This project is the result of a twelve-week research course that intends to highlight the necessary change in existing food production systems and integrate new ways of thinking. Soil; the forgotten ingredient sheds a light on the invisible life present in soil and where it stands in the biosphere. Why is it so valuable? Soil biology is a deep, complex system but this project aims to explain it's very core.

Through the research it has become clear that current system of food production is insufficient to deliver healthy food to the earth’s fast growing population where increasingly more people go to bed hungry, lacking vitamins and minerals. Reports show that mineral and nutrition levels in fruits and vegetables have dropped by merely 80% in the past forty years. This problem originates in the soil but goes hand in hand with harvesting processes, transportation and storage.

Soil health has been defined as the capacity to function as a vital living system, within ecosystem and land use boundaries, to sustain biological productivity, promote air quality and water environment and to maintain plant, animal and human health. We cannot have good, sustainable and delicious food without healthy soil that is filled with life.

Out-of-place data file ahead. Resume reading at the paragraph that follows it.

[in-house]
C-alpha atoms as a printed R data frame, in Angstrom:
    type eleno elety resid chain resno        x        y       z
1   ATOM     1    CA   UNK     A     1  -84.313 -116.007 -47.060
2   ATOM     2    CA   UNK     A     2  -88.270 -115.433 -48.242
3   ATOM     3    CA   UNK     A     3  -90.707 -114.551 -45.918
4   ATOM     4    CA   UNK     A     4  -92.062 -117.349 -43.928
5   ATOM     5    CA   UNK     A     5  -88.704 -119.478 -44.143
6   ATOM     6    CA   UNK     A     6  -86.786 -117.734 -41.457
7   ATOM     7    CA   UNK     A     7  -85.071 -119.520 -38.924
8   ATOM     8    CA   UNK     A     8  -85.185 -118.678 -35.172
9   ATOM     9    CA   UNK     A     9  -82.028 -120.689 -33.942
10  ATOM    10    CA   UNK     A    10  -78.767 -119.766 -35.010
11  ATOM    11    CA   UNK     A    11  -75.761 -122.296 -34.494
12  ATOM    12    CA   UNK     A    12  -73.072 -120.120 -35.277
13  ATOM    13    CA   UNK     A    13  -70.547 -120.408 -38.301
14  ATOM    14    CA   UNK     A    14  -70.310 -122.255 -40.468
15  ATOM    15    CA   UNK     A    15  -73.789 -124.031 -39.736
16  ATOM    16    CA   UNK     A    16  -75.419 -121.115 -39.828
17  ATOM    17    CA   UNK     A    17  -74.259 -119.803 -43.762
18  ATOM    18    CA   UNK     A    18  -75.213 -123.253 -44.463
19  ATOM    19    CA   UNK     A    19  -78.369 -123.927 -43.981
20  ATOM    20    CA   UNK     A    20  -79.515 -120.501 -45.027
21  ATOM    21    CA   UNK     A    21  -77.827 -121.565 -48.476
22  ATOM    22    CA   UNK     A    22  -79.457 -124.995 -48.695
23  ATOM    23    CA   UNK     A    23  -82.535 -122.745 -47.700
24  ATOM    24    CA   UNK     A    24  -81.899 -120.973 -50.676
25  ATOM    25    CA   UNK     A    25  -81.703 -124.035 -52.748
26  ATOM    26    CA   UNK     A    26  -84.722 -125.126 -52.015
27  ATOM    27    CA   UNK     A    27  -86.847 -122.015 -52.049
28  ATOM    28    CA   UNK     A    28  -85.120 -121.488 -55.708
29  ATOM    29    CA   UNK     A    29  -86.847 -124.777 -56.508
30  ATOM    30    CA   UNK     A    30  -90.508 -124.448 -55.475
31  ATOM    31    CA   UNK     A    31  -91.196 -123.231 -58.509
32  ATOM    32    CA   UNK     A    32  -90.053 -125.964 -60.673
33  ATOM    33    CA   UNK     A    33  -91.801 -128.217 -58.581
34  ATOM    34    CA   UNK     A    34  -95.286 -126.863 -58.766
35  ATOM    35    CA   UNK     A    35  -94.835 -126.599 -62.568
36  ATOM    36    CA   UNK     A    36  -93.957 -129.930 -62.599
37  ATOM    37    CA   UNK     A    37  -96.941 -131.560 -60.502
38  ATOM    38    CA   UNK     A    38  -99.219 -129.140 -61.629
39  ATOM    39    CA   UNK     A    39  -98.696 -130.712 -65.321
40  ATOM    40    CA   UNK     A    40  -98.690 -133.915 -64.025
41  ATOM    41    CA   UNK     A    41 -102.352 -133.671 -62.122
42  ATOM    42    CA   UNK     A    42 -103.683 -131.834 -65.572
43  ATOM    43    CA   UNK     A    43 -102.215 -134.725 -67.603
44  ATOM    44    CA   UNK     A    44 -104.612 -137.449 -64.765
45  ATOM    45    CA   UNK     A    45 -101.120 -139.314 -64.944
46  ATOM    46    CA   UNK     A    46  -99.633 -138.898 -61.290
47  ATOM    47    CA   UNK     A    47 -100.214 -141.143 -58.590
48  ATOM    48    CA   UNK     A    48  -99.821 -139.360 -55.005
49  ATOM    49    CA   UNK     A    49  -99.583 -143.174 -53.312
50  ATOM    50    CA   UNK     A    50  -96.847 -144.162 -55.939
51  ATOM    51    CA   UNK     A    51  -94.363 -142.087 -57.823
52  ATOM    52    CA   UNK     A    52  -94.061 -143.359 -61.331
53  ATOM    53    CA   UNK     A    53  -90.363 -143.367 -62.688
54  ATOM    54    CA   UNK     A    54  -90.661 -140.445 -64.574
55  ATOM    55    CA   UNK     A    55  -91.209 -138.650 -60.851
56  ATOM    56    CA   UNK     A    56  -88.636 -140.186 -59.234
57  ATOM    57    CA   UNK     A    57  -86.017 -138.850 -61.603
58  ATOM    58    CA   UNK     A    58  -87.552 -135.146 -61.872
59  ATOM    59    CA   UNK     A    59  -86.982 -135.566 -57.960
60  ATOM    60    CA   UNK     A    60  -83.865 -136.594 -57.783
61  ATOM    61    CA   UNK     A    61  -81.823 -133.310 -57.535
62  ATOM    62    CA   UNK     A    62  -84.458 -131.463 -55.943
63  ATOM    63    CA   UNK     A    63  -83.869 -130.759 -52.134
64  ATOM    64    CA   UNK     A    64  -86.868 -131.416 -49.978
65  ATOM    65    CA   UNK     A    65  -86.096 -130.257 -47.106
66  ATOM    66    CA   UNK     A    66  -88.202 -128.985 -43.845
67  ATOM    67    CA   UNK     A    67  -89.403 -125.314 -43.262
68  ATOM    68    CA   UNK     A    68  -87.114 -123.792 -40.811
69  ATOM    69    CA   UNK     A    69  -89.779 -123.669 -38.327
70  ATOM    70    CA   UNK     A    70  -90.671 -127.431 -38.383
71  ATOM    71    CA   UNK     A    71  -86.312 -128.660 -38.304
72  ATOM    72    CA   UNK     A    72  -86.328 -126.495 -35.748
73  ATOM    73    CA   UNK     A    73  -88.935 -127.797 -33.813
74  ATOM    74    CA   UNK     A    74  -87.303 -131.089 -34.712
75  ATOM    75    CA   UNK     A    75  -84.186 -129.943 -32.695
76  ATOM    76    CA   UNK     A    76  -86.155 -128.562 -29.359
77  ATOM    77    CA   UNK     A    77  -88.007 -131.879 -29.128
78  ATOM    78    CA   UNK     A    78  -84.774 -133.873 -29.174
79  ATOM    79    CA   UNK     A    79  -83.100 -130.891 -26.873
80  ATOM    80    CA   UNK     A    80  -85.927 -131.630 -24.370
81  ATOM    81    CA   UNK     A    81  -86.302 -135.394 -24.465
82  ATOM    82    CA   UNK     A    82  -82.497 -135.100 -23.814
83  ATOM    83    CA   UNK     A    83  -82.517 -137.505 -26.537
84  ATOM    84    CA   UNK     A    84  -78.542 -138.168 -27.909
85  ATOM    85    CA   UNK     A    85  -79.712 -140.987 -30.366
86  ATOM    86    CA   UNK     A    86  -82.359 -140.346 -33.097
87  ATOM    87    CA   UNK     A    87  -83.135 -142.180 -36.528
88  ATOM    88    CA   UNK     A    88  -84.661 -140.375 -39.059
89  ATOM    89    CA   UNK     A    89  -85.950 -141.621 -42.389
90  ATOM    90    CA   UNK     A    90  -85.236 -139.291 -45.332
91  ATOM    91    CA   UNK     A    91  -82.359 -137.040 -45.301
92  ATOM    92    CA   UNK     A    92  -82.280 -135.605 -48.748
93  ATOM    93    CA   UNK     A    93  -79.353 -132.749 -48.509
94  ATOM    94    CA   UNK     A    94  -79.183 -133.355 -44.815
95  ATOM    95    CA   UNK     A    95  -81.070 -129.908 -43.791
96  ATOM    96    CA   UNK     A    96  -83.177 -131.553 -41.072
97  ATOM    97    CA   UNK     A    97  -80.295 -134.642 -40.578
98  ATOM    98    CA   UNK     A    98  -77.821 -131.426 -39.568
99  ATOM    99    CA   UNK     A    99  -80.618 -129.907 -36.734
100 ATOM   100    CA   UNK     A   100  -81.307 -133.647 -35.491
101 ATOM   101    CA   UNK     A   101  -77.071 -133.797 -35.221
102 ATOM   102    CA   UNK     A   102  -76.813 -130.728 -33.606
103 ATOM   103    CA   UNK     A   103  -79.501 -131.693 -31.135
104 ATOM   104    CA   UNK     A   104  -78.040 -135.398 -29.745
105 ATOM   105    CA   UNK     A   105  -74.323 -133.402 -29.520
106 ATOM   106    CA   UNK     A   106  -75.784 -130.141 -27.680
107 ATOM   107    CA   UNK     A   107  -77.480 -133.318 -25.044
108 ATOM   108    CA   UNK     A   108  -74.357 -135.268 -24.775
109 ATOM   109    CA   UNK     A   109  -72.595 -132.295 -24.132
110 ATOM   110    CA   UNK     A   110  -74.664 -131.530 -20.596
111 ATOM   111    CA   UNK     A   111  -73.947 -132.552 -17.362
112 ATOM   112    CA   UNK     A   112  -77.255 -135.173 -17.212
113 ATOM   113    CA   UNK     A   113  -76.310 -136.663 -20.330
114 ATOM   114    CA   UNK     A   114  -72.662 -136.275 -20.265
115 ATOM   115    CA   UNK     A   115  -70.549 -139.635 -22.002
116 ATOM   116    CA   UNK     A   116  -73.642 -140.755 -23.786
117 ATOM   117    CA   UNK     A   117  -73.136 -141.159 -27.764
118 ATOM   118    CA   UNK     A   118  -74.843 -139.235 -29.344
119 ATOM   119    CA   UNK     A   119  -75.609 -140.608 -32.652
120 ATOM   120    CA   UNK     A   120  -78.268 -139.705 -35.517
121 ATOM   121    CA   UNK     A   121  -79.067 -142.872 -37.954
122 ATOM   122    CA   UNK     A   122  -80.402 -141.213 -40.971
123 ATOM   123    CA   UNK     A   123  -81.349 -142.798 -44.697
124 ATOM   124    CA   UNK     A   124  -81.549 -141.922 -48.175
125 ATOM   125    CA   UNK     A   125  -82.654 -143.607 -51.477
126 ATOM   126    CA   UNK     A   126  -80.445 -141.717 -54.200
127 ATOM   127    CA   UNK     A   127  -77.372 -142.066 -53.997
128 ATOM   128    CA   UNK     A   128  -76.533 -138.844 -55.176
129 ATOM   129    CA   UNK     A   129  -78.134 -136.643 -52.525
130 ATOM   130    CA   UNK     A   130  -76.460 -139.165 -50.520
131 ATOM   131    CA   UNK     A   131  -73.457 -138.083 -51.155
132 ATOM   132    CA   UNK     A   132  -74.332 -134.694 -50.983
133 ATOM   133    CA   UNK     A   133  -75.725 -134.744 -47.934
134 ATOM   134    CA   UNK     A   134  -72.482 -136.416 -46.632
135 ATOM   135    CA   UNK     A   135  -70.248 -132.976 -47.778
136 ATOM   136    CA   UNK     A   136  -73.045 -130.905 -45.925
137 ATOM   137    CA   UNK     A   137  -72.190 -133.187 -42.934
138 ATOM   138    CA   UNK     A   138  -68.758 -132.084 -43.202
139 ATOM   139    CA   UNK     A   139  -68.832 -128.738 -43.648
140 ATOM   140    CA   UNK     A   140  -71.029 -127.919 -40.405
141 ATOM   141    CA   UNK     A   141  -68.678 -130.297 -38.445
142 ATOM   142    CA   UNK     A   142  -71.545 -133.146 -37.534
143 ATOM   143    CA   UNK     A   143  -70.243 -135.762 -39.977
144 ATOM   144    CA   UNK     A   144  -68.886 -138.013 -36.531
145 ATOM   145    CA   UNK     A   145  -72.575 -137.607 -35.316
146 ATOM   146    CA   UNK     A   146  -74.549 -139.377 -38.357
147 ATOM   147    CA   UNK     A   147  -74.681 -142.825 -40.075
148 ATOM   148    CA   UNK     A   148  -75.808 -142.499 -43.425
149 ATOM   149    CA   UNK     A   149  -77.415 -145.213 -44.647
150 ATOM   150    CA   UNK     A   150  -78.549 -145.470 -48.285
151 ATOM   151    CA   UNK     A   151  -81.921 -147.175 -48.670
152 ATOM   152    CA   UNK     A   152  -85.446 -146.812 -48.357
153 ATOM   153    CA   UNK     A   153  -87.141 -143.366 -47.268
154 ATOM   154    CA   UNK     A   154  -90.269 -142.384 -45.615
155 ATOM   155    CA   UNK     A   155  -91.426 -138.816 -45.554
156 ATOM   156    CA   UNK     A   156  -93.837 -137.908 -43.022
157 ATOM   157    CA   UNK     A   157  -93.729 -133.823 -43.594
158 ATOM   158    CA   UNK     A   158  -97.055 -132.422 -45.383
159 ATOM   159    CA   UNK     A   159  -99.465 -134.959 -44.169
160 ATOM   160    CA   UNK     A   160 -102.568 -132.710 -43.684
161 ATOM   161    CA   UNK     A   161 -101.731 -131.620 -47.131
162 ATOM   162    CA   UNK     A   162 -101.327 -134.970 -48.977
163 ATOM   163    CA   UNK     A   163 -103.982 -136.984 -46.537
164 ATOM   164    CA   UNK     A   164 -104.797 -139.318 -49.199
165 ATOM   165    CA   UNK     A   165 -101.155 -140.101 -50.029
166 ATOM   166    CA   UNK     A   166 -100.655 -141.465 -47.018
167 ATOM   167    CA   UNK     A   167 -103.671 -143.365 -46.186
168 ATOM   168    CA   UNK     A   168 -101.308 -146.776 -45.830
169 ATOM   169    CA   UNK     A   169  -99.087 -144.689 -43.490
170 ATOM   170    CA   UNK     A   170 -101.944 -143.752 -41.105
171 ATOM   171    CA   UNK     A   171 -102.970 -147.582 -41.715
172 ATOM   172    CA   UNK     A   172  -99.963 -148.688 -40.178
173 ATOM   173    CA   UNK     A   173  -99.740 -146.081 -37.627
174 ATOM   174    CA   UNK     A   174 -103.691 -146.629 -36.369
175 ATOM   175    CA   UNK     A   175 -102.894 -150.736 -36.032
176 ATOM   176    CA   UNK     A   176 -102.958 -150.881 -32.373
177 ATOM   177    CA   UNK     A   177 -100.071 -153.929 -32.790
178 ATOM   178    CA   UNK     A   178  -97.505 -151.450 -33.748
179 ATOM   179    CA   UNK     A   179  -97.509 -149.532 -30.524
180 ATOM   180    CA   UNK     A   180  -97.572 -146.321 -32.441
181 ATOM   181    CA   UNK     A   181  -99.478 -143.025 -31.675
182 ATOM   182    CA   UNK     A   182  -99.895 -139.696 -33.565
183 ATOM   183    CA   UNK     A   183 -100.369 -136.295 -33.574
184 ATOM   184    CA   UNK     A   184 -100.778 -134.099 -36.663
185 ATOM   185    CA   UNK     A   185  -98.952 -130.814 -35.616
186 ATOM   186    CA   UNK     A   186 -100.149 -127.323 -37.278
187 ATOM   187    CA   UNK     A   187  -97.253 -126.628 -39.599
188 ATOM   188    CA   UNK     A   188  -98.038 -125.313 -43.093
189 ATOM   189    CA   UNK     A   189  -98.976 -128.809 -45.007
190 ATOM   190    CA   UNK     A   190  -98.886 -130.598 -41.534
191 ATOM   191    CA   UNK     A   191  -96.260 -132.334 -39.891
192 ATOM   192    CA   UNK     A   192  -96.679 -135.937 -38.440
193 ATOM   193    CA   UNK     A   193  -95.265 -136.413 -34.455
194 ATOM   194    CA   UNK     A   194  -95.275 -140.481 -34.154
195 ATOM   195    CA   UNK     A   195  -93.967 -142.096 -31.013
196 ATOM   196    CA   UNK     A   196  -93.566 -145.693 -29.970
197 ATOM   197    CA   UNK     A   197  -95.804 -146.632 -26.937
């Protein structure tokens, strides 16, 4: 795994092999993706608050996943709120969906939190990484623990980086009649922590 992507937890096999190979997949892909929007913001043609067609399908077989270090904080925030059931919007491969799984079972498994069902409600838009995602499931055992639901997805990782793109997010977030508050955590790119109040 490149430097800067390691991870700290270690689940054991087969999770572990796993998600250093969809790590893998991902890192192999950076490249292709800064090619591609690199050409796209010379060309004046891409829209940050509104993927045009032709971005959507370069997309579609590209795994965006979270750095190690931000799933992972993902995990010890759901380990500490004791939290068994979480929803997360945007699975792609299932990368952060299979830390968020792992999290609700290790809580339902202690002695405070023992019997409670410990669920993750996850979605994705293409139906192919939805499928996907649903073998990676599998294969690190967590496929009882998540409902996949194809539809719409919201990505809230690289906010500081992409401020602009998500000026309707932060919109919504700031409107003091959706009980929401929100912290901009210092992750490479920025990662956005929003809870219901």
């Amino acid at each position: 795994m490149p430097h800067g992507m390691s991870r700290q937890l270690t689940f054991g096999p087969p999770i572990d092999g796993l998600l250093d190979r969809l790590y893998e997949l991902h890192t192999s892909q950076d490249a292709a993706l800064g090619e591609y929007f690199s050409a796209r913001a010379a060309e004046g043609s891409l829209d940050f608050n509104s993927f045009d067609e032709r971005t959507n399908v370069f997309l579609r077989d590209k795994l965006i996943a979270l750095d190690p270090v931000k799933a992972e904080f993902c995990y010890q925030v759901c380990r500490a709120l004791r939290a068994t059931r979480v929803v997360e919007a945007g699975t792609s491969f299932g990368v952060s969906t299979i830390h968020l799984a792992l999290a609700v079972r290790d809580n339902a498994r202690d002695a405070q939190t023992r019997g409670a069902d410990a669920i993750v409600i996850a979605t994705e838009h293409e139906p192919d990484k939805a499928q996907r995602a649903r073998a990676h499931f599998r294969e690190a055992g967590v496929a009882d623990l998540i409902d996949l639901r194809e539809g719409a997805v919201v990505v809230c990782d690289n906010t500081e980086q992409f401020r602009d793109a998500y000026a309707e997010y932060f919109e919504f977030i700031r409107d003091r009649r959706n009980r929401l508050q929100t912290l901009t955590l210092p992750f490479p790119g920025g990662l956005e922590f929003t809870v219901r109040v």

The world’s current industrial food production system is based upon profit, monoculture and productivity maximization. This results in drought, soil depletion and suppression of soil diversity. The sustainable, natural, way of growing food centers around co-operation, co-creation, communication, culture, passion, history and traditions.

With food production moving far away from the consumer, there is a gap that must be bridged. This project encourages you to be inspired, be curious, connect back with nature, embrace soil and go back to science, back to basics.














ARCHIVE & REFRENCES
01   —   Soil biota includes roots and mycorrhiza and are important in supplying plants with nutrients / source   
02   —   Mind map about soil
03   —   "We're pretty blind to what’s going on beneath the soil,” says Jim Richardson, a photographer who revealed what lays beneath, exposing the extravagant root system of plants for a 2008 National Geographic magazine story / source   
04   —   Interactive plant / source   
05   —   The Dust Bowl in the 1930s lasted for a decade in the southern planes in USA. It was an ecological disaster resulting from the wheat boom of the "Great Plow-Up" after aggressively exploiting the farm land / source   
06   —   A Soils Worth, a book shedding light on the invisible life of soils.


LED BY
Thomas Pausz
Garðar Eyjólfsson

YEAR
2015



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